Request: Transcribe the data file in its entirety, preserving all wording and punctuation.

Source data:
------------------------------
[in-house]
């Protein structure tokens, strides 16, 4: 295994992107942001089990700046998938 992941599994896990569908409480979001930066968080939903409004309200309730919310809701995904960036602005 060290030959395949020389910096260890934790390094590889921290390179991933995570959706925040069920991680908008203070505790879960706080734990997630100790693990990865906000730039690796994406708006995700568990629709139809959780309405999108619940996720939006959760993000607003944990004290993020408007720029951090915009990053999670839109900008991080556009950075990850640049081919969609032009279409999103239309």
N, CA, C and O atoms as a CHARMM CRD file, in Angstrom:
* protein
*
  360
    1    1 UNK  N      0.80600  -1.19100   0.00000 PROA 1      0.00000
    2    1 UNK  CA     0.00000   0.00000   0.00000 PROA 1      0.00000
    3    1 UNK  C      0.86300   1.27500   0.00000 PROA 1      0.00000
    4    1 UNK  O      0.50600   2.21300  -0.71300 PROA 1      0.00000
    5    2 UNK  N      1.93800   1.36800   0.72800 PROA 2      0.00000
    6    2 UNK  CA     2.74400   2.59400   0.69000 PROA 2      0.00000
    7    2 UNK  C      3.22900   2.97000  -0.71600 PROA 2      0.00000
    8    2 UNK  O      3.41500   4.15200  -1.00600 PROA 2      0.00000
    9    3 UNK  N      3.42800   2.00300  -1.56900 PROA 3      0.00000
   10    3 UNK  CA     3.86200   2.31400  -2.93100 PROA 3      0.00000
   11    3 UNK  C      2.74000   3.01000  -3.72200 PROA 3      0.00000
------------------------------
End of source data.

[in-house]
């Protein structure tokens, strides 16, 4: 295994992107942001089990700046998938 992941599994896990569908409480979001930066968080939903409004309200309730919310809701995904960036602005 060290030959395949020389910096260890934790390094590889921290390179991933995570959706925040069920991680908008203070505790879960706080734990997630100790693990990865906000730039690796994406708006995700568990629709139809959780309405999108619940996720939006959760993000607003944990004290993020408007720029951090915009990053999670839109900008991080556009950075990850640049081919969609032009279409999103239309």
N, CA, C and O atoms as a CHARMM CRD file, in Angstrom:
* protein
*
  360
    1    1 UNK  N      0.80600  -1.19100   0.00000 PROA 1      0.00000
    2    1 UNK  CA     0.00000   0.00000   0.00000 PROA 1      0.00000
    3    1 UNK  C      0.86300   1.27500   0.00000 PROA 1      0.00000
    4    1 UNK  O      0.50600   2.21300  -0.71300 PROA 1      0.00000
    5    2 UNK  N      1.93800   1.36800   0.72800 PROA 2      0.00000
    6    2 UNK  CA     2.74400   2.59400   0.69000 PROA 2      0.00000
    7    2 UNK  C      3.22900   2.97000  -0.71600 PROA 2      0.00000
    8    2 UNK  O      3.41500   4.15200  -1.00600 PROA 2      0.00000
    9    3 UNK  N      3.42800   2.00300  -1.56900 PROA 3      0.00000
   10    3 UNK  CA     3.86200   2.31400  -2.93100 PROA 3      0.00000
   11    3 UNK  C      2.74000   3.01000  -3.72200 PROA 3      0.00000